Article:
In the Alps, Keeping Tabs on Melting Ice
Crumbling mountains and unsteady glaciers are familiar challenges in the Alps, a region with a long history of aggressive engineering against the elements. But climate change is altering the landscape and its hazards in ways that scientists are still trying to understand, even as new technologies are helping them to predict when disaster could strike. As average temperatures continue to climb, some glaciers that have long threatened communities will retreat, or even disappear completely. Others — like the Planpincieux Glacier on the Mont Blanc massif in the Alps, which recently made headlines when authorities closed roads and evacuated mountain huts because of the threat of collapsing ice — will present new dangers to the people below them. The challenge confronting scientists and authorities is to identify those areas where catastrophe is imminent, and then do their best to get people out of harm’s way.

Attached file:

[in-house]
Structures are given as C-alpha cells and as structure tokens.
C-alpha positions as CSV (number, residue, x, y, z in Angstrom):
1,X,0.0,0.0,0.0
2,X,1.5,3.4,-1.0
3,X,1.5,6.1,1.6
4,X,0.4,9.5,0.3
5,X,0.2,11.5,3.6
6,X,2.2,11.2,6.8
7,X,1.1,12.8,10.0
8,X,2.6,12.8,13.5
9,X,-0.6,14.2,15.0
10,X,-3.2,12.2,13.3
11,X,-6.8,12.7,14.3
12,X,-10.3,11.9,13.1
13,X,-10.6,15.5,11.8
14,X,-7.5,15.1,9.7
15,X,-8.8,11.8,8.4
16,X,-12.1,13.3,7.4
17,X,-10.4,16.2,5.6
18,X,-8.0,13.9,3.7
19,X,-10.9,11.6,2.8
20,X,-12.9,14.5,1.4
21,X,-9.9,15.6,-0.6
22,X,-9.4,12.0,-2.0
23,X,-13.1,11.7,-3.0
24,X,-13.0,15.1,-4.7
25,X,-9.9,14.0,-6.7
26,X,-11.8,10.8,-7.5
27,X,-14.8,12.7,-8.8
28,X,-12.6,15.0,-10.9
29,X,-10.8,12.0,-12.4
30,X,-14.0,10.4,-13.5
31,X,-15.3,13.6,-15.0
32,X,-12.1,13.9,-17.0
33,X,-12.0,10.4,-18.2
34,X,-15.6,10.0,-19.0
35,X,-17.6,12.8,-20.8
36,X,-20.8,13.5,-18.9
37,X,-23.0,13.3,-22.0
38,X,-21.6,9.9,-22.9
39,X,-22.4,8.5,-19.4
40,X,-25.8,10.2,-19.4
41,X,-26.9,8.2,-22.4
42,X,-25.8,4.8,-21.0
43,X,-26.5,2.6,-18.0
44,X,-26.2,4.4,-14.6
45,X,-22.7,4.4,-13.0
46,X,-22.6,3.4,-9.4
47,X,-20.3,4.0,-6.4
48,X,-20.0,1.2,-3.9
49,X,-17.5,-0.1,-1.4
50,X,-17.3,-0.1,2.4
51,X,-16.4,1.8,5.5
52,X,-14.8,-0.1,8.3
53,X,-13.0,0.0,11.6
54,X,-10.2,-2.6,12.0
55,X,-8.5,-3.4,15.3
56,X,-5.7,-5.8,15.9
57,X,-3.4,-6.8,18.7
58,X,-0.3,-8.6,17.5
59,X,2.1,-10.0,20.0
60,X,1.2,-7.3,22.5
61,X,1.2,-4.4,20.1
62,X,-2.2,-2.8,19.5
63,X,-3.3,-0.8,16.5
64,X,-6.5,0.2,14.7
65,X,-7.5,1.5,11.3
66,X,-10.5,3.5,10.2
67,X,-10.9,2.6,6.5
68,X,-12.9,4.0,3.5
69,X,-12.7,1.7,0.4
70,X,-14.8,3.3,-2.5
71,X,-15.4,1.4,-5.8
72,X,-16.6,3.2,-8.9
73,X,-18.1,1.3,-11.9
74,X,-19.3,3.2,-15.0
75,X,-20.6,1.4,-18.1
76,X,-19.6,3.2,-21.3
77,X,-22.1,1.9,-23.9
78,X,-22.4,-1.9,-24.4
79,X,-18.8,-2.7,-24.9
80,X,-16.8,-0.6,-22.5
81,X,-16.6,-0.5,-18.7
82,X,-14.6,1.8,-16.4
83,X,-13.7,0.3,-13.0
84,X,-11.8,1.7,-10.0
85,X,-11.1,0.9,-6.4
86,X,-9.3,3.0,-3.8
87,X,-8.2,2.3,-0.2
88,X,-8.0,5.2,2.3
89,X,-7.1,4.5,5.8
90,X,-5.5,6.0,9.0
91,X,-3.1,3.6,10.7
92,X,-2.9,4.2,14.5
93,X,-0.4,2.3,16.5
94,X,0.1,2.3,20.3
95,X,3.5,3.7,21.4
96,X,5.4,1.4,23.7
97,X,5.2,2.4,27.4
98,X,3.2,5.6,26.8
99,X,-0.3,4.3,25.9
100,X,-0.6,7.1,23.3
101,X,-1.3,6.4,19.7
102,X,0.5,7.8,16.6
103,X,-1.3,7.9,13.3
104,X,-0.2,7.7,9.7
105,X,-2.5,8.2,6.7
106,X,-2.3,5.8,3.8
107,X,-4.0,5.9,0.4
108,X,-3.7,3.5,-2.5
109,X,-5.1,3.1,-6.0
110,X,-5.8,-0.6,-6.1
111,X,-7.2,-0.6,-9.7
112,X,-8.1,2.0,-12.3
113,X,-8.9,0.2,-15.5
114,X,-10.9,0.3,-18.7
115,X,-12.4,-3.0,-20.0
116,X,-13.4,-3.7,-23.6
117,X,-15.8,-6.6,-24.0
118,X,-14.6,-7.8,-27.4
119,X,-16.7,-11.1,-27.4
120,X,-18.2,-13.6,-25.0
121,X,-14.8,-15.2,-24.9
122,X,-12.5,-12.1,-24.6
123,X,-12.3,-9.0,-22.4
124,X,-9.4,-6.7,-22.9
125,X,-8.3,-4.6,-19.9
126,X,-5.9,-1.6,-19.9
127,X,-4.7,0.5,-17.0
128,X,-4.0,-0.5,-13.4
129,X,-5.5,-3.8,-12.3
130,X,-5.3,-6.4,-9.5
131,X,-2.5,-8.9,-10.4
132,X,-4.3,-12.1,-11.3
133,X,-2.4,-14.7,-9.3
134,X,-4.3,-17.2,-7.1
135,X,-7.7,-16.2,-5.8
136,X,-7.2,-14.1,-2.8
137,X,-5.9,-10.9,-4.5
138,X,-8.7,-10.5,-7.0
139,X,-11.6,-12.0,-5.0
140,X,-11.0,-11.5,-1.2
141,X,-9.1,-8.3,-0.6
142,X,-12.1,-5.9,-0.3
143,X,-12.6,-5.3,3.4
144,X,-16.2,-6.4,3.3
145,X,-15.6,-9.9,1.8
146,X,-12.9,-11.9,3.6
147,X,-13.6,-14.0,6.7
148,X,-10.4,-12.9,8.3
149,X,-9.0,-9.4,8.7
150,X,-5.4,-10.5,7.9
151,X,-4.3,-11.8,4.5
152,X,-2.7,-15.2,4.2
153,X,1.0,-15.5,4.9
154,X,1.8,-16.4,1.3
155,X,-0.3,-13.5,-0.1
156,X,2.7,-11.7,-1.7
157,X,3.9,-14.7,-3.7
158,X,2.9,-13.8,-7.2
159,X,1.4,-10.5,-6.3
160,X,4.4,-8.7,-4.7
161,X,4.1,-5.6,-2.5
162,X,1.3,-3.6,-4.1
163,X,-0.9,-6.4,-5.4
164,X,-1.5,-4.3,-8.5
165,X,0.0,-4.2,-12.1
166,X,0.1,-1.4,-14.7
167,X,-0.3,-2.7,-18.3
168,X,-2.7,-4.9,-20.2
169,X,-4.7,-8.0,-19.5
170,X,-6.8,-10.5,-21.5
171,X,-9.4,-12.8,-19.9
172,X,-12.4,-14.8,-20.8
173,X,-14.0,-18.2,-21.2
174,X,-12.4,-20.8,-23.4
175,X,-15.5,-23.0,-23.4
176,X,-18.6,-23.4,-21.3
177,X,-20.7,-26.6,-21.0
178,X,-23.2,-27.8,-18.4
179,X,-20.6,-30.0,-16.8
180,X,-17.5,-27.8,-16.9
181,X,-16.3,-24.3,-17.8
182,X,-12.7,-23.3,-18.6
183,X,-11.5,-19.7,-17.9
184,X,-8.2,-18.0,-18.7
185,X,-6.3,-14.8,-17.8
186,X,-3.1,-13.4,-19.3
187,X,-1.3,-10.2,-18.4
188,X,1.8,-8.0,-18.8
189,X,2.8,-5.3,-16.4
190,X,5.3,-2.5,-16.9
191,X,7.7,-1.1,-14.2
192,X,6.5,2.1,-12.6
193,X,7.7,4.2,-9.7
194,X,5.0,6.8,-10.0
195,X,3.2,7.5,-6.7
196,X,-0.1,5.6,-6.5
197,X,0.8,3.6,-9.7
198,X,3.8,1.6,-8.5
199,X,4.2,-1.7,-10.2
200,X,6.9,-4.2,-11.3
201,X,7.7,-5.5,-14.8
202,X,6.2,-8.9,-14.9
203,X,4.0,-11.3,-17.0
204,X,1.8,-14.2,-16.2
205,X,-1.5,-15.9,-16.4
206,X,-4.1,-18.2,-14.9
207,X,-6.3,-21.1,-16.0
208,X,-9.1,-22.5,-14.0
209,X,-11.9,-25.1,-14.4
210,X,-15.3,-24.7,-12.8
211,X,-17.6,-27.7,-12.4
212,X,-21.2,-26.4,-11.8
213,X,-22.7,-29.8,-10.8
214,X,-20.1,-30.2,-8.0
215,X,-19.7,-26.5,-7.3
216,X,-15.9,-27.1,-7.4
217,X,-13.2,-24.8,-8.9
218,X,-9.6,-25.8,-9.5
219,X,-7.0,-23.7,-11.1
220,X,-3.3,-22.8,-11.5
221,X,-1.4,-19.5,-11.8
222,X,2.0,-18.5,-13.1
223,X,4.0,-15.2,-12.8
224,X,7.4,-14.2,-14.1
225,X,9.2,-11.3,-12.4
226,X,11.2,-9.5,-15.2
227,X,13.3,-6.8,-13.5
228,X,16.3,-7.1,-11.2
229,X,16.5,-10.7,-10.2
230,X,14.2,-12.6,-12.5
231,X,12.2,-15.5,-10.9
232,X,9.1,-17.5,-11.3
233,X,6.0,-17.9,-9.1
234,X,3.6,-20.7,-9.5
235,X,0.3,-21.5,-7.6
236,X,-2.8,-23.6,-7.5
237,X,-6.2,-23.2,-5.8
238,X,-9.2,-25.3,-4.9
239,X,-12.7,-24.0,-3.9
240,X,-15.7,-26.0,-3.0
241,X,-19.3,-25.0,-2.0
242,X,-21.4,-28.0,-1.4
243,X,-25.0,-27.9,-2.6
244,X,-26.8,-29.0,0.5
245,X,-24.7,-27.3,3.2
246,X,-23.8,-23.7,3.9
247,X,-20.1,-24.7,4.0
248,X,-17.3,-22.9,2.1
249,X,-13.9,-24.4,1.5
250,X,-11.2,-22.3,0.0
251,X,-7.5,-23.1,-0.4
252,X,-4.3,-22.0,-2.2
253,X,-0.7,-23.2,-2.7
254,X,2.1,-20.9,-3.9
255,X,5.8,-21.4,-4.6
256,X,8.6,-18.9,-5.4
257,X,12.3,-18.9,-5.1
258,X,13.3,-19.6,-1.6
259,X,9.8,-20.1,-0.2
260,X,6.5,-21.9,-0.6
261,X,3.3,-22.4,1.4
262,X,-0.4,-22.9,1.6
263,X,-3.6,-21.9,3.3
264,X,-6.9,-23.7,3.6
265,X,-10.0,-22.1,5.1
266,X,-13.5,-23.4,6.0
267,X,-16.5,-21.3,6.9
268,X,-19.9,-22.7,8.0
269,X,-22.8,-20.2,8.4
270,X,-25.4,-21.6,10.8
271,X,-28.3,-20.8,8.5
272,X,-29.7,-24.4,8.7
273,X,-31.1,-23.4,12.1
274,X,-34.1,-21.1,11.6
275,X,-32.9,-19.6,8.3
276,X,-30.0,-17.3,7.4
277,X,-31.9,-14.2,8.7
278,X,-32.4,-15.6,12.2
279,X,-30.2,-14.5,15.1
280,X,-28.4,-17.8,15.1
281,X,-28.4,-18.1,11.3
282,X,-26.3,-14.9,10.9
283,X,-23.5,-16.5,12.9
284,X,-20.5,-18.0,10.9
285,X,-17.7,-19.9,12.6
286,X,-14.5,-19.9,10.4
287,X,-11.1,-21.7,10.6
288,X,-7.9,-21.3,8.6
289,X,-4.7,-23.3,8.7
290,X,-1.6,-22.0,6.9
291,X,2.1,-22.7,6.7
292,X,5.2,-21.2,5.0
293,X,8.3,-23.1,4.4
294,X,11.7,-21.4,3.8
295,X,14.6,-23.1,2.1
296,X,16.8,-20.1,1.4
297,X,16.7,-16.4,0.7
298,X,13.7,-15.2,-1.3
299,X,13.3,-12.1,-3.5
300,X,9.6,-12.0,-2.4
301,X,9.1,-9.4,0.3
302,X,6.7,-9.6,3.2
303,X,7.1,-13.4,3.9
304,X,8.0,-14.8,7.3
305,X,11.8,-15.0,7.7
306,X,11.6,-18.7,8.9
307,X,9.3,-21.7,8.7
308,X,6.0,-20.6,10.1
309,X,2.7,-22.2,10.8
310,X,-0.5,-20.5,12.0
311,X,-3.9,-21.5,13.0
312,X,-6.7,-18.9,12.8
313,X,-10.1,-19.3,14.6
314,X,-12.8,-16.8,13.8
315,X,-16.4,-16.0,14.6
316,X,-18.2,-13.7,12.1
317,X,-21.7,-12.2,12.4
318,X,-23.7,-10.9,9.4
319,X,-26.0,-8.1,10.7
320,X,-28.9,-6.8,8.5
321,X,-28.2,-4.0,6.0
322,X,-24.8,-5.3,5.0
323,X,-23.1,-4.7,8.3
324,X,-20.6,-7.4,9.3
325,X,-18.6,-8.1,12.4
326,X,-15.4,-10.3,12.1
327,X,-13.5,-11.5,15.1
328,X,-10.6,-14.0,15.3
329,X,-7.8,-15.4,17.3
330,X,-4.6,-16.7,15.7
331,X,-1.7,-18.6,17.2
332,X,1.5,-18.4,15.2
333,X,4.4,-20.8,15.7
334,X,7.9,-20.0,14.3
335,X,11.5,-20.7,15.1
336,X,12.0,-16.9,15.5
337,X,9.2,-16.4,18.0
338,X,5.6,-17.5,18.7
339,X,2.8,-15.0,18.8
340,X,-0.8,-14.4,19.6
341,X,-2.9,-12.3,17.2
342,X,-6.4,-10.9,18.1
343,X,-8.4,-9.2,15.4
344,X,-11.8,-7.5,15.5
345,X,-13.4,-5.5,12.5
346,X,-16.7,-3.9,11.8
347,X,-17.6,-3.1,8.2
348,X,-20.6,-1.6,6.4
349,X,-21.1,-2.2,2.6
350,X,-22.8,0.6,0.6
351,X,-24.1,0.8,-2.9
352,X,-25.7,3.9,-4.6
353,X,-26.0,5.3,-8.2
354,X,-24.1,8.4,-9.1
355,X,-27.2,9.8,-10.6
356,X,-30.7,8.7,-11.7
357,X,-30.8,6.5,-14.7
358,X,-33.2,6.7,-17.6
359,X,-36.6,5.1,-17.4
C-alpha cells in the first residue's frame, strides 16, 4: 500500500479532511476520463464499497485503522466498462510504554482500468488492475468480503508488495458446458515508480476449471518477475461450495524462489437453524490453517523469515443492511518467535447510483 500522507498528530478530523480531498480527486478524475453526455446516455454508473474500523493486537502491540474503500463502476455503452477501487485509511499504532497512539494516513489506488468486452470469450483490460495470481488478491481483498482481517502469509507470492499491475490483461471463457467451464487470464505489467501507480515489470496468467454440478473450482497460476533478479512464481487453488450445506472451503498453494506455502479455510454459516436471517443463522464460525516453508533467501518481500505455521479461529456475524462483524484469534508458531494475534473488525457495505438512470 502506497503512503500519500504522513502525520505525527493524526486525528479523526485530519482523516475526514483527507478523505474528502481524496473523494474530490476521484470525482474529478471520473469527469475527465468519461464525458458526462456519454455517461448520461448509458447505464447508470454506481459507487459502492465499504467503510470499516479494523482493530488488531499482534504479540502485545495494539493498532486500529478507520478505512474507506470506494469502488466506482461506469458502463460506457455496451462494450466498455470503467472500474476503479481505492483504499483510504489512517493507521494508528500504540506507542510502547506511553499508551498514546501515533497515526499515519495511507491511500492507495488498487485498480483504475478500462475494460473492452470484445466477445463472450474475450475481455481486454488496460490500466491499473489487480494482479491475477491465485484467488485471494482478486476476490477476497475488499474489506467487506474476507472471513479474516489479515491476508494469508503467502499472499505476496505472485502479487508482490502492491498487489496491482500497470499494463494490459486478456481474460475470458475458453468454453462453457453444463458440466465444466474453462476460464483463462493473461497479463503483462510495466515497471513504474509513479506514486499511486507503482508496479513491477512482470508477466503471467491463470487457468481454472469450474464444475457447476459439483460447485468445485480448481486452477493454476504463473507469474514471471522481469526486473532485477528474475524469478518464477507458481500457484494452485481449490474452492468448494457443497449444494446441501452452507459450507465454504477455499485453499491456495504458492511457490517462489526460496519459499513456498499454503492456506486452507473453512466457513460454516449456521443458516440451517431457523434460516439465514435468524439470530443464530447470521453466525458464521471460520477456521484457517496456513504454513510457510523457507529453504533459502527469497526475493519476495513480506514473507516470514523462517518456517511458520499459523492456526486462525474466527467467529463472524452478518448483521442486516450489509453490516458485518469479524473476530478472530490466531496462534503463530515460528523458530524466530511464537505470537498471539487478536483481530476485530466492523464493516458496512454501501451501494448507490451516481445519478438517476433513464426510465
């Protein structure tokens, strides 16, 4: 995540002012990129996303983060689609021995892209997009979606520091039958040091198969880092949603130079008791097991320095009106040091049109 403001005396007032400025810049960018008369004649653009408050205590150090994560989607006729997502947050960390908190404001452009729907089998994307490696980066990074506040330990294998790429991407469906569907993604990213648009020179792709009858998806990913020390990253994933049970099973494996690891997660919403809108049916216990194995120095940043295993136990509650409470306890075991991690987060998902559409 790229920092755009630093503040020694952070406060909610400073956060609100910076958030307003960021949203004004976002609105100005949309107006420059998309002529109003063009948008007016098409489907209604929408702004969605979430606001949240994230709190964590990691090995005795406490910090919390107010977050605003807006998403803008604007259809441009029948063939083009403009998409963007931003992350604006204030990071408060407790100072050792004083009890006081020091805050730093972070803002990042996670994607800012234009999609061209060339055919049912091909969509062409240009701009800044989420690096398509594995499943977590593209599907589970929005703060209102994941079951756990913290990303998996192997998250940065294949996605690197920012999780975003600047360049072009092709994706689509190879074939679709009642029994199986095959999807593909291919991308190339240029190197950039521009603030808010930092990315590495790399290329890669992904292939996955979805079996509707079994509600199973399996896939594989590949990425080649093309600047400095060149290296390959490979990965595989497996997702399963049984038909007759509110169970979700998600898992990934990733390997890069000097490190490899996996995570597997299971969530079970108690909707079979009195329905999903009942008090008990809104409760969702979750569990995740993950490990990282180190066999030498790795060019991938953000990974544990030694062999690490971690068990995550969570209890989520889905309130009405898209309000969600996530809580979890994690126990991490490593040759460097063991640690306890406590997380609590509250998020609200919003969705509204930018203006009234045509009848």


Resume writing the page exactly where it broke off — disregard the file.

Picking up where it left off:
Watching for movement
The Jungfrau Railway is a case in point. In the fall of 2015, scientists noticed that cracks had begun to form near the bottom of the glacier that clings to the stony western flank of the Eiger, a 13,015-foot mountain through which the train passes on its way to the Jungfraujoch. The scientists’ measurements showed that up to 2.8 million cubic feet of ice — enough to fill the barrels of more than 10,000 concrete mixing trucks — appeared unstable. If that entire mass of ice were to come off in one fell swoop, the scientists’ modeling revealed, the resulting avalanche could strike the Eigergletscher station, a stop along the Jungfrau Railway where tourists often disembark to snap photos and admire the views.